Foin

Definitions

  • Webster's Revised Unabridged Dictionary
    • Foin A kind of fur, black at the top on a whitish ground, taken from the ferret or weasel of the same name. "He came to the stake in a fair black gown furred and faced with foins ."
    • n Foin A pass in fencing; a lunge.
    • Foin (Zoöl) The beech marten (Mustela foina). See Marten.
    • v. t Foin To prick; to st?ng.
    • v. i Foin To thrust with a sword or spear; to lunge. "He stroke, he soused, he foynd , he hewed, he lashed.""They lash, they foin , they pass, they strive to bore
      Their corselets, and the thinnest parts explore."
    • ***
Century Dictionary and Cyclopedia
    • foin To thrust with a weapon; push, as in fencing; lot drive.
    • foin To thrust through with a weapon; pierce; stab.
    • n foin A thrust; a push.
    • n foin A name of the beech-marten, Mustela foina.
    • n foin The dressed fur of the same animal.
    • ***
Chambers's Twentieth Century Dictionary
    • v.i Foin foin to thrust with a sword or spear
    • n Foin a thrust with a sword or spear
    • ***

Etymology

Webster's Revised Unabridged Dictionary
OE. foinen, foignen,; of uncertain origin; cf. dial. F. fouiner, to push for eels with a spear, fr. F. fouine, an eelspear, perh. fr. L. fodere, to dig, thrust

Usage

In literature:

Old Terry says she's doing 'foine.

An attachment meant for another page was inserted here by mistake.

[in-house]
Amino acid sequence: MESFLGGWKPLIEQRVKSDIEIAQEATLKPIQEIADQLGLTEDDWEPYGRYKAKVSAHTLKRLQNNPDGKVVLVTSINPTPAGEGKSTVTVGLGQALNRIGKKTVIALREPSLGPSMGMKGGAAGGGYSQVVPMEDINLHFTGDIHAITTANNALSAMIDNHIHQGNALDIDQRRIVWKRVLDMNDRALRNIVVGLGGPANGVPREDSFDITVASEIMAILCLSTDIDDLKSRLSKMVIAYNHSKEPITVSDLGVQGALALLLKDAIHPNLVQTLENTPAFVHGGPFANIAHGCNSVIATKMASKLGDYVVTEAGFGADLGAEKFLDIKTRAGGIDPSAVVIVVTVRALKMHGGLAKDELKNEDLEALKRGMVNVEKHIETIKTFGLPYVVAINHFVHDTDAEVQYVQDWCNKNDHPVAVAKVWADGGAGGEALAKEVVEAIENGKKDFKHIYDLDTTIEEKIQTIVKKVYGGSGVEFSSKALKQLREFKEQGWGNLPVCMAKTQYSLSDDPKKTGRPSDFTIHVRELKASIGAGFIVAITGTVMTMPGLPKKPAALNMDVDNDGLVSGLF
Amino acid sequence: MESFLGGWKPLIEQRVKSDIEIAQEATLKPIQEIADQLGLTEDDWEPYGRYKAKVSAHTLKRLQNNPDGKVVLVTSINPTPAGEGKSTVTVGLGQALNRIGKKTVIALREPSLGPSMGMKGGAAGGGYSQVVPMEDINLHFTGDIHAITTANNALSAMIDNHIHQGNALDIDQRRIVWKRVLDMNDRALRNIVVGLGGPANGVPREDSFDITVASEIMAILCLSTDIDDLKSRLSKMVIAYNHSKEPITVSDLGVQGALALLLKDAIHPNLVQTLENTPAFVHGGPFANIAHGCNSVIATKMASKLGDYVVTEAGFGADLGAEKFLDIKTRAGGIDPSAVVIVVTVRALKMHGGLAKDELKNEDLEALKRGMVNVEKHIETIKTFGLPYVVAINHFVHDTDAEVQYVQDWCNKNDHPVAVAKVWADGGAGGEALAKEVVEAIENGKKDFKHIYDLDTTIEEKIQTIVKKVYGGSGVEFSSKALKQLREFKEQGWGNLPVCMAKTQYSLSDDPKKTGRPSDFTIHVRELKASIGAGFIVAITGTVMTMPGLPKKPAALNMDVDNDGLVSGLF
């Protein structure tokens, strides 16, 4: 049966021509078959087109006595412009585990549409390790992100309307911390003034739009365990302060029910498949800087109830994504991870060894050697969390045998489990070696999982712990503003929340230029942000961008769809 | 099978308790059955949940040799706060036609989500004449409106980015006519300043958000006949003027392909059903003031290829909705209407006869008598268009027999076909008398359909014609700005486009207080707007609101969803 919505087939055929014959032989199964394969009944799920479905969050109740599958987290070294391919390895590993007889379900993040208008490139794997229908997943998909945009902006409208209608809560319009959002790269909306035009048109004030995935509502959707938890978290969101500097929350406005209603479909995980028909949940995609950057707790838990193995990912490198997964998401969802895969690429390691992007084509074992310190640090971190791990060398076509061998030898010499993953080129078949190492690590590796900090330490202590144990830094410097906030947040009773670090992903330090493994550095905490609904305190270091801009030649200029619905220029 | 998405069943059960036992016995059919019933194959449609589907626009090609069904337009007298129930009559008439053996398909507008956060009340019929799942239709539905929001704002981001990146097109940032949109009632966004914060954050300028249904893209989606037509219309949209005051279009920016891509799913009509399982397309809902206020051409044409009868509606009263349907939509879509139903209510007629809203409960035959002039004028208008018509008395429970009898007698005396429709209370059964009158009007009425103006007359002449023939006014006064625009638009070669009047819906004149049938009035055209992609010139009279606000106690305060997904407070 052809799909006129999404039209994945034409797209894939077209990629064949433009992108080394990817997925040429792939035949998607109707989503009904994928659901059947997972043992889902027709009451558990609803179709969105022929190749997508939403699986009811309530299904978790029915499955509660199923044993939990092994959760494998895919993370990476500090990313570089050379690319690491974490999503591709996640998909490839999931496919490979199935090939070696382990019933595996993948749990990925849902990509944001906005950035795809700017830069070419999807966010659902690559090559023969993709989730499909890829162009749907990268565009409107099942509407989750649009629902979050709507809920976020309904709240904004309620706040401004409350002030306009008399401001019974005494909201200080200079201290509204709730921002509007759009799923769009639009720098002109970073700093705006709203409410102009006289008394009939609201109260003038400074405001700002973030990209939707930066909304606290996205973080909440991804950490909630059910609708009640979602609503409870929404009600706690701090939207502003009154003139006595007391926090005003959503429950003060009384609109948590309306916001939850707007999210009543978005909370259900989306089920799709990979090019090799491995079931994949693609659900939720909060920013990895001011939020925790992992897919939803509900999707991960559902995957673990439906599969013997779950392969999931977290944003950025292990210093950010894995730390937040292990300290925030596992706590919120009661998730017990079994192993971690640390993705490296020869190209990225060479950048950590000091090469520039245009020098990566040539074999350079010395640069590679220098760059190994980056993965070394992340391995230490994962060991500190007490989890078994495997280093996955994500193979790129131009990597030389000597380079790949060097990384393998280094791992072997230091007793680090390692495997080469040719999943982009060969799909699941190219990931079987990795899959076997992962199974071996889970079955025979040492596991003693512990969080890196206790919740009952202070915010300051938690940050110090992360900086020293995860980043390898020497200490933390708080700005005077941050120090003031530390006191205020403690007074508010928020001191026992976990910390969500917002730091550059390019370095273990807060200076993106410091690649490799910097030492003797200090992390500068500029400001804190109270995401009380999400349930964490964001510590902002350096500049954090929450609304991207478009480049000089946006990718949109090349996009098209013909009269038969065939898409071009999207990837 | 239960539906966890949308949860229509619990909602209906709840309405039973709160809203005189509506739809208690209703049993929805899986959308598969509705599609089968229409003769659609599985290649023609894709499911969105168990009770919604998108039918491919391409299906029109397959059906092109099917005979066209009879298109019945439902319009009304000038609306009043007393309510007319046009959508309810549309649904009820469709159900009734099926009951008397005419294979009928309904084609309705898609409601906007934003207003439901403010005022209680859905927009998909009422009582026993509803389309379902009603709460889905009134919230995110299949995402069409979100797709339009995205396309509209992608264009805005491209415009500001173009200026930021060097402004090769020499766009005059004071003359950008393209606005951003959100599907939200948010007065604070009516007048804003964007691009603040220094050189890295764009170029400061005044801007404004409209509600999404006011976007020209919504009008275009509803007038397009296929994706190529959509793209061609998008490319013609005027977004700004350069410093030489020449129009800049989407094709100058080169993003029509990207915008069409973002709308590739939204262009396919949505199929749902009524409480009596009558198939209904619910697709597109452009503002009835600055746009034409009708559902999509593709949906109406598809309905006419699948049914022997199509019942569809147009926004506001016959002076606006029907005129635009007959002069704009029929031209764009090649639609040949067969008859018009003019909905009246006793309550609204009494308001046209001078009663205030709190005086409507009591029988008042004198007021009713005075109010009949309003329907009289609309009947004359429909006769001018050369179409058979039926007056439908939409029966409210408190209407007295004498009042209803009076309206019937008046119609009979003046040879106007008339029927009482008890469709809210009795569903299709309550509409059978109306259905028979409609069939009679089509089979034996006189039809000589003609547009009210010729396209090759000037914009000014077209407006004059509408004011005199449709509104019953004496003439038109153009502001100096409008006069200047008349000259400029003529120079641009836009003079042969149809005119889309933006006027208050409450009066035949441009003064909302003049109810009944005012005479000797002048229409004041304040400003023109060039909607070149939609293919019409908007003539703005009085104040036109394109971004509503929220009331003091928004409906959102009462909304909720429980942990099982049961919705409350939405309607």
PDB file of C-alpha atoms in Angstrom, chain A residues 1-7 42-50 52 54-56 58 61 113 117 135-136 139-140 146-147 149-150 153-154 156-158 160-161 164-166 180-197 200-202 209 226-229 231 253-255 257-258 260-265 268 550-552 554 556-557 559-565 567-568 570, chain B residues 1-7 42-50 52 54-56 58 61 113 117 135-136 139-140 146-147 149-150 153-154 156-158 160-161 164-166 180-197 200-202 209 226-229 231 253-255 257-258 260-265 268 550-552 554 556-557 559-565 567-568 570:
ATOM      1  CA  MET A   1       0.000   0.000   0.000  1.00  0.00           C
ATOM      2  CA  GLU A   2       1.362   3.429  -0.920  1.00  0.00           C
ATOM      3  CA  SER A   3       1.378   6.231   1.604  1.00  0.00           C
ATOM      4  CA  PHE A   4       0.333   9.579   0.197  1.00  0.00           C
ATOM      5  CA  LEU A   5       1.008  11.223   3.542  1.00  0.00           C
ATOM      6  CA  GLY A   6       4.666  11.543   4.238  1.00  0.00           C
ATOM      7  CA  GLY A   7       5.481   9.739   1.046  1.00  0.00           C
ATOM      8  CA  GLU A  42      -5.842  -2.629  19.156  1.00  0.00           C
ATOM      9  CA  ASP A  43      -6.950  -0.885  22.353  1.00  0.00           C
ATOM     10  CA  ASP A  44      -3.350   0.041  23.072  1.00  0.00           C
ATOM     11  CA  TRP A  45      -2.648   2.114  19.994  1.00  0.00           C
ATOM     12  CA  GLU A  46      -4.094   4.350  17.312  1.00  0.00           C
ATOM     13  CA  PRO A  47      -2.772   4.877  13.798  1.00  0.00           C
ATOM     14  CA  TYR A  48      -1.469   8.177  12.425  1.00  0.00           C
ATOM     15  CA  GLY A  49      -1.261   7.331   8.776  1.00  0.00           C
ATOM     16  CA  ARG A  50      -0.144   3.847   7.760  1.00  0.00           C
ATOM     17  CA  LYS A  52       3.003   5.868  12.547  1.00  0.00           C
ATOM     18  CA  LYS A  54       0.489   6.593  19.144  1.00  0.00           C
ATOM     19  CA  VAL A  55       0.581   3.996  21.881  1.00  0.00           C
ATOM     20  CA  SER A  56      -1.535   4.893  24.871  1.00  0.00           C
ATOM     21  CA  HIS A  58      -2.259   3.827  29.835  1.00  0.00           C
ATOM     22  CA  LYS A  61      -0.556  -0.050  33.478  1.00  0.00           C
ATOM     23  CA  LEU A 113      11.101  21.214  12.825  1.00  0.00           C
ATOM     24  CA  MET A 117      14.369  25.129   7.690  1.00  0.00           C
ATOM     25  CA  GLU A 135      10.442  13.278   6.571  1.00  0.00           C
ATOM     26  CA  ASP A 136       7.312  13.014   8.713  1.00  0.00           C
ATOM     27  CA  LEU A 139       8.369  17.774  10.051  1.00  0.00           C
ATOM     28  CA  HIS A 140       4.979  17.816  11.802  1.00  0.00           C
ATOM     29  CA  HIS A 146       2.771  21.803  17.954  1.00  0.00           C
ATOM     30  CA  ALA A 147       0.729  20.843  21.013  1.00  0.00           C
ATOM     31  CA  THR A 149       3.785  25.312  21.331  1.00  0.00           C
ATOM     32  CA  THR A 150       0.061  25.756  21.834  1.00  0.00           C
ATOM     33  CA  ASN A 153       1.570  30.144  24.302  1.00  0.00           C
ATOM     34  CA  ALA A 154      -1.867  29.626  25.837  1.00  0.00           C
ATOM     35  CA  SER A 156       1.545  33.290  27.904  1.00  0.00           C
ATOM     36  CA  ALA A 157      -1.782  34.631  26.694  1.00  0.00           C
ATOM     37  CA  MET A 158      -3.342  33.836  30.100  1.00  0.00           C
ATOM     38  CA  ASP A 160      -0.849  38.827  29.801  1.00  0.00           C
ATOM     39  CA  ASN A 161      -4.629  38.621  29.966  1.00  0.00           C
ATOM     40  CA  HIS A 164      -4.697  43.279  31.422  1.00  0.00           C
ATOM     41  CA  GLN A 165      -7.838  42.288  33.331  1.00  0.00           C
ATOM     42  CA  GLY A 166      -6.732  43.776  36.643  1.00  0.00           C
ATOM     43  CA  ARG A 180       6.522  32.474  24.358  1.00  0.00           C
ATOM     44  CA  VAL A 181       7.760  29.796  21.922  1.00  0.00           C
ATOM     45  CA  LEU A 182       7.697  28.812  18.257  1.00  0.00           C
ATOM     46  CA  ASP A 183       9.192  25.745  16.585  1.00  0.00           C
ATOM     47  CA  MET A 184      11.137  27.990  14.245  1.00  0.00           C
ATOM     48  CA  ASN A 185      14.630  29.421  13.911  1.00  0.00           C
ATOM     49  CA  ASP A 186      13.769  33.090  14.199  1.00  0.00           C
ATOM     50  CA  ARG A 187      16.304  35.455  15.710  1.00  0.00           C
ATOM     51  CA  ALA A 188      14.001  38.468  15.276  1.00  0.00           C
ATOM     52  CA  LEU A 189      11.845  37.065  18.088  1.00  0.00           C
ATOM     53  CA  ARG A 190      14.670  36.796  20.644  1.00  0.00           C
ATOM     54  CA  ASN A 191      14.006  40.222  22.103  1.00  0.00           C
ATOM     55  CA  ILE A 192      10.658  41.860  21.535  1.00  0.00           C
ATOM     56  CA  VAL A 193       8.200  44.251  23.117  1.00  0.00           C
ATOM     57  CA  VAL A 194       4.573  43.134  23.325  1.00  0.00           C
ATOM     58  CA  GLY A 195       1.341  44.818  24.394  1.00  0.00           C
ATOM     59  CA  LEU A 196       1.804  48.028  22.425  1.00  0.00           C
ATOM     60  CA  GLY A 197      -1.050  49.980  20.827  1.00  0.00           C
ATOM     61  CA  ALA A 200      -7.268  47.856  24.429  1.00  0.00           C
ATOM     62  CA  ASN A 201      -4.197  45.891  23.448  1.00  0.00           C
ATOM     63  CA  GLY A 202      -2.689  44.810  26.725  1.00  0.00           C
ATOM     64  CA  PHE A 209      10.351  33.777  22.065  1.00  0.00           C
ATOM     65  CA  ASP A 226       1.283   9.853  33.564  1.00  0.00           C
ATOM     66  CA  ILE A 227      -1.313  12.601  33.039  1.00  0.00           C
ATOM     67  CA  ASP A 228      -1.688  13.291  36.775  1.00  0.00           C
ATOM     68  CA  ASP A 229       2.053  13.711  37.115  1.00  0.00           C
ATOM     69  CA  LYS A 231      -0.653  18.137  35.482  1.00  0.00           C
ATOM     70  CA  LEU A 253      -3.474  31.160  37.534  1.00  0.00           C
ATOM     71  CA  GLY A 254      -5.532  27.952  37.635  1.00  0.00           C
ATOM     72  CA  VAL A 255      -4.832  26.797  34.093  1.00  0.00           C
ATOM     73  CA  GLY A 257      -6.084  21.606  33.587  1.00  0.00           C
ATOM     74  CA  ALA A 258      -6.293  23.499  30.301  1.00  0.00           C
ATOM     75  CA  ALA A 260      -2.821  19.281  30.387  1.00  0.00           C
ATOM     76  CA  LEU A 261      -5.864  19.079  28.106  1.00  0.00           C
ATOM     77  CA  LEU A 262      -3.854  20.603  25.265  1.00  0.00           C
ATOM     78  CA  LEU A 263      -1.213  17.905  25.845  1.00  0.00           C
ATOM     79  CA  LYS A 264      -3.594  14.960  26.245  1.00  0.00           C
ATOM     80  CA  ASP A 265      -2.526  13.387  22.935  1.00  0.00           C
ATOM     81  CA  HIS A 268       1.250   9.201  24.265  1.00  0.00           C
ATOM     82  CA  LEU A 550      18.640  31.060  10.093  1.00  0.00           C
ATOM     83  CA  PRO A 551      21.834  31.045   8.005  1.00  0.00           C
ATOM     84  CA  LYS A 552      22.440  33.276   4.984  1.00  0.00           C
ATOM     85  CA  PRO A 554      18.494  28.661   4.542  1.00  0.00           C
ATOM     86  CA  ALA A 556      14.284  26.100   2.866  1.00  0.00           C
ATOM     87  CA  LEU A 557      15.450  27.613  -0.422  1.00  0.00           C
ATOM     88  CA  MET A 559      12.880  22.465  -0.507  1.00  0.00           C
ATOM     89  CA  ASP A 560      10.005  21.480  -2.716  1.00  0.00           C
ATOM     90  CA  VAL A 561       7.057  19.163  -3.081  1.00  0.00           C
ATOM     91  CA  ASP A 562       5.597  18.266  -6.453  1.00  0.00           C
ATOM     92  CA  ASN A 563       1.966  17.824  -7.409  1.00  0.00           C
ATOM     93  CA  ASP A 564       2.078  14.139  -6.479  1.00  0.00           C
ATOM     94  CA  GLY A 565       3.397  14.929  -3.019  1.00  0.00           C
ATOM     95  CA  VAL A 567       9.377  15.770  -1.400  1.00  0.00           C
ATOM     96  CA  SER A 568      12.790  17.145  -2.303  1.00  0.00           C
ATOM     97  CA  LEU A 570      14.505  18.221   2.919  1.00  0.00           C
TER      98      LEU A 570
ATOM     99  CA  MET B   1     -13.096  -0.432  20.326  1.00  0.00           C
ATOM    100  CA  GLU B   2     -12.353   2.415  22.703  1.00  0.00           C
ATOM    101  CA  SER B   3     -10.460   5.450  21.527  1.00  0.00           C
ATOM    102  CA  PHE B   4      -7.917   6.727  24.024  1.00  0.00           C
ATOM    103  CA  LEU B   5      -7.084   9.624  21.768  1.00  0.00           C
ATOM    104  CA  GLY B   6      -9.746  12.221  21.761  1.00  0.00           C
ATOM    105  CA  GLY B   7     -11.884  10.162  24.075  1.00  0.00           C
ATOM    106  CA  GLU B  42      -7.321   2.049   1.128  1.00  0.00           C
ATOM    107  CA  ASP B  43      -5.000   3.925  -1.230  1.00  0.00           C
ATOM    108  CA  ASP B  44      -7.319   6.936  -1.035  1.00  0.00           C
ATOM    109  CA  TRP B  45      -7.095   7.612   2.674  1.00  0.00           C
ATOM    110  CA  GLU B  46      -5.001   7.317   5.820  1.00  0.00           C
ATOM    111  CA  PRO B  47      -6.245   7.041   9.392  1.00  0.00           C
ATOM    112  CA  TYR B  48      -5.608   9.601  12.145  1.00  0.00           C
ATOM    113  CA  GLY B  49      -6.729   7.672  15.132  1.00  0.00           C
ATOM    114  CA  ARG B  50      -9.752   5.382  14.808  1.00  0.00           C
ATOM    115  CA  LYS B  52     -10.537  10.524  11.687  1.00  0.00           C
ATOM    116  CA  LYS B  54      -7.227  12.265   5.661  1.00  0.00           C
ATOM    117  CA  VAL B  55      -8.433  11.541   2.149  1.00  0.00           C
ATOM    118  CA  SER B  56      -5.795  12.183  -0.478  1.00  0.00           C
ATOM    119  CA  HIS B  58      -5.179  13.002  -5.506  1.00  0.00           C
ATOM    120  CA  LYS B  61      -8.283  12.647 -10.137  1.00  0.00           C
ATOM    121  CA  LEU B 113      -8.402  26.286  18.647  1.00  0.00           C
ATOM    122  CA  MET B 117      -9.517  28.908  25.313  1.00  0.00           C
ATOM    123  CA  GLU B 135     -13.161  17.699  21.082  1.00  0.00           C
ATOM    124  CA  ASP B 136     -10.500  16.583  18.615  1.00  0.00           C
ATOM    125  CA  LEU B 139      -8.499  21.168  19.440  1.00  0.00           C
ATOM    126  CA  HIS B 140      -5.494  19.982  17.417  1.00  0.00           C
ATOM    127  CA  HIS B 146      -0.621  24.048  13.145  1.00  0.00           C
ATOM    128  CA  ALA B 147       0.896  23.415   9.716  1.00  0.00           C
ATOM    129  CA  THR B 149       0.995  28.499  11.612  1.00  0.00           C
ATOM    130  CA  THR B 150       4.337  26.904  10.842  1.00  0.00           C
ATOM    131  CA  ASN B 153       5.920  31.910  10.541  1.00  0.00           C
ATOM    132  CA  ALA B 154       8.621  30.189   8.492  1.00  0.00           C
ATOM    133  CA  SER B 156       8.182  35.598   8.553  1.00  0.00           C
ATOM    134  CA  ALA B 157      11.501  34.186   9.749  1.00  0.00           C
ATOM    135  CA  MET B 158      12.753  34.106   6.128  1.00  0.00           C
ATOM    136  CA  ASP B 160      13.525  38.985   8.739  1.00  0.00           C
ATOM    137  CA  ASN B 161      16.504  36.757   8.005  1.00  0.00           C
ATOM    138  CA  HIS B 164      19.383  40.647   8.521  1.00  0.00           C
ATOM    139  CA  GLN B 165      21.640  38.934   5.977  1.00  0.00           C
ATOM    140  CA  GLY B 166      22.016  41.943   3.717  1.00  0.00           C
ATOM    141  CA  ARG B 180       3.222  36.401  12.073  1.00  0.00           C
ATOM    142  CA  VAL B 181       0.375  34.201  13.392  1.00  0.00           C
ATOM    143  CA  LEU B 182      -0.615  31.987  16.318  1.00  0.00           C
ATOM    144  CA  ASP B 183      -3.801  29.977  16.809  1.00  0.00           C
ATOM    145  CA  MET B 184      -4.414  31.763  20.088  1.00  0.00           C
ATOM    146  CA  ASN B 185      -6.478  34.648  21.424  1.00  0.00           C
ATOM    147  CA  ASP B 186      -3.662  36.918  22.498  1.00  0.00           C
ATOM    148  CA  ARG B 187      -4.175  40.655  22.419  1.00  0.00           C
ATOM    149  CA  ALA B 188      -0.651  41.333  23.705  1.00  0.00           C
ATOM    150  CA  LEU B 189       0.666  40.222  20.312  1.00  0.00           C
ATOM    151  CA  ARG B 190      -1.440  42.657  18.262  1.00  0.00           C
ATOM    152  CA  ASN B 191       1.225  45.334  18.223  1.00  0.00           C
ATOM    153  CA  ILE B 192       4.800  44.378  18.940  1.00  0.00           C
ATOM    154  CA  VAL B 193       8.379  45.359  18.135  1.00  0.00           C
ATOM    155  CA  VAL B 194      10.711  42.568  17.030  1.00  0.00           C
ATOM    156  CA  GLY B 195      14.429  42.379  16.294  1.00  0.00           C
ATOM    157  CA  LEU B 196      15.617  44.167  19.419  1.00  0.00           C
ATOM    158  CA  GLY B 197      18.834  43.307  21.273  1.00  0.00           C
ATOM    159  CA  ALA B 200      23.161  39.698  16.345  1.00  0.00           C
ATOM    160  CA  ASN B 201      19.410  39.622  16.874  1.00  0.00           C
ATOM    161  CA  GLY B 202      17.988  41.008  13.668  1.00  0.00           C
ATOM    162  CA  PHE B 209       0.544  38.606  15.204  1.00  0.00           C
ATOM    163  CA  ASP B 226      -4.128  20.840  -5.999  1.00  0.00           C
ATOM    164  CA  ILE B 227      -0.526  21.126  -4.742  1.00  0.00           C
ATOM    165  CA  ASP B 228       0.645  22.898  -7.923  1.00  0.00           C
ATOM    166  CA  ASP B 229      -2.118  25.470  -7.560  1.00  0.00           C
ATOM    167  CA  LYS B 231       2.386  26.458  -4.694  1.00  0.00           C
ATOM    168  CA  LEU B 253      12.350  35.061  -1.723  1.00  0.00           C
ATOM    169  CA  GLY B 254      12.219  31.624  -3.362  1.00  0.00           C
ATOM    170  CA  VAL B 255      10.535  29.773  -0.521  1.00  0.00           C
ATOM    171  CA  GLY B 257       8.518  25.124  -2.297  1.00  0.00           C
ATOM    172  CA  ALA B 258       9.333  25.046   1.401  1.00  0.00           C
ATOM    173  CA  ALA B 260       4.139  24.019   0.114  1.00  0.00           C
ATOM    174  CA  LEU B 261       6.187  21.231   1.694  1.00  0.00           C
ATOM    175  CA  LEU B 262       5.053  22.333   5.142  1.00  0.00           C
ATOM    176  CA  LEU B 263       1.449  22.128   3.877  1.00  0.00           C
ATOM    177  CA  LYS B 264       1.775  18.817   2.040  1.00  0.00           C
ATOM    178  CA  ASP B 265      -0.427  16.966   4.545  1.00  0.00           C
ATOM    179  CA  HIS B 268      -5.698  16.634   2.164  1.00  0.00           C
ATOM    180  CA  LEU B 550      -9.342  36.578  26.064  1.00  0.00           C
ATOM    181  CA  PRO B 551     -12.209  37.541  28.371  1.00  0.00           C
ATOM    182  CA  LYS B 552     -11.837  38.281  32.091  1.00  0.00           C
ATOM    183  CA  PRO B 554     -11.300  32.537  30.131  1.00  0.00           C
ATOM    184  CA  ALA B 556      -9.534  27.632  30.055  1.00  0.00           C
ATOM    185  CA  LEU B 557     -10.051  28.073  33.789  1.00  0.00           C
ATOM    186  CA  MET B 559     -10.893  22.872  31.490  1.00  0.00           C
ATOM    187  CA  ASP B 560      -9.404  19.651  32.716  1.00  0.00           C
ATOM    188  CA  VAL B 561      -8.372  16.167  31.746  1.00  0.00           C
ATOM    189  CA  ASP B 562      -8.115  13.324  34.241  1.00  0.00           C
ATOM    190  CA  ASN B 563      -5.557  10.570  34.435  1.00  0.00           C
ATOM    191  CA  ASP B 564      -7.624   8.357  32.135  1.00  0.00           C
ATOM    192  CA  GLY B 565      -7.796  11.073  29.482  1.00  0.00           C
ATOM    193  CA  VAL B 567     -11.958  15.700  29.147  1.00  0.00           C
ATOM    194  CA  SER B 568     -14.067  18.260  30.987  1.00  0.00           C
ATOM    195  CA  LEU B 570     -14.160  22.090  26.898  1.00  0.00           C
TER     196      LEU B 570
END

"Rodman The Boatsteerer And Other Stories" by Louis Becke
It's yer foine gold lace I'd be afther seein'!
"Young Glory and the Spanish Cruiser" by Walter Fenton Mott
Oi've noticed nist eggs are moighty foine things to hav', av ye kept thim warm.
"Frank Merriwell's Son" by Burt L. Standish
Sure it's a higher-up Bryan is, the foine lad.
"Dorothy's Travels" by Evelyn Raymond
When I was married, my friends thought the inn would be a foine chance fer us to get along, so McVeigh bought it.
"Nancy McVeigh of the Monk Road" by R. Henry Mainer
Begorra ye have foine lookin' faces on ye.
"The Boy Scouts on the Yukon" by Ralph Victor
But th' foine poethry me mistress useter be radin' me!
"The Girl from Sunset Ranch" by Amy Bell Marlowe
They tell me 'tis foine up there, and plenty of gold, too.
"The Young Alaskans in the Rockies" by Emerson Hough
Faith, ye'd make a domd foine Irishmon.
"One Way Out" by William Carleton
A. FOIN, private, mustered in Aug. 14, 1862; mustered out with company May 24, 1863.
"War from the Inside" by Frederick L. (Frederick Lyman) Hitchcock
That foine, big boy ye see foreninst ye, has eighteenpence a day, nine shillin' a week.
"Ireland as It Is" by Robert John Buckley (AKA R.J.B.)
Moighty foine, But how if the crayture is not worth its kape?
"Punch, or the London Charivari, Vol. 98, April 5, 1890" by Various
Ah, there's the foine writer!
"Miss Cayley's Adventures" by Grant Allen
So that you larn to wake up when the corves come along, that ull do foine.
"Facing Death" by G. A. Henty
Well, here foine gless!
"Weird Tales. Vol. I" by E. T. A. Hoffmann
He'd have a foine time workin' with the guineas.
"The "Genius"" by Theodore Dreiser
Ain't he a foine one?
"Neighbors" by Jacob A. Riis
Yis, he was a foine mahn.
"Last Words" by Stephen Crane
Ut was a foin foight, I heard 'em say.
"Dick Hamilton's Cadet Days" by Howard R. Garis
Et lui donnes bon foin et bon avoine.
"The Teaching and Cultivation of the French Language in England during Tudor and Stuart Times" by Kathleen Lambley
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In poetry:

Thou who art both shalt foin and feast
With me who am both, thy hate's co-heir,
Lord of the West and of the East -
The scorpion's hole, the lion's lair!
"The Wild Ass" by Aleister Crowley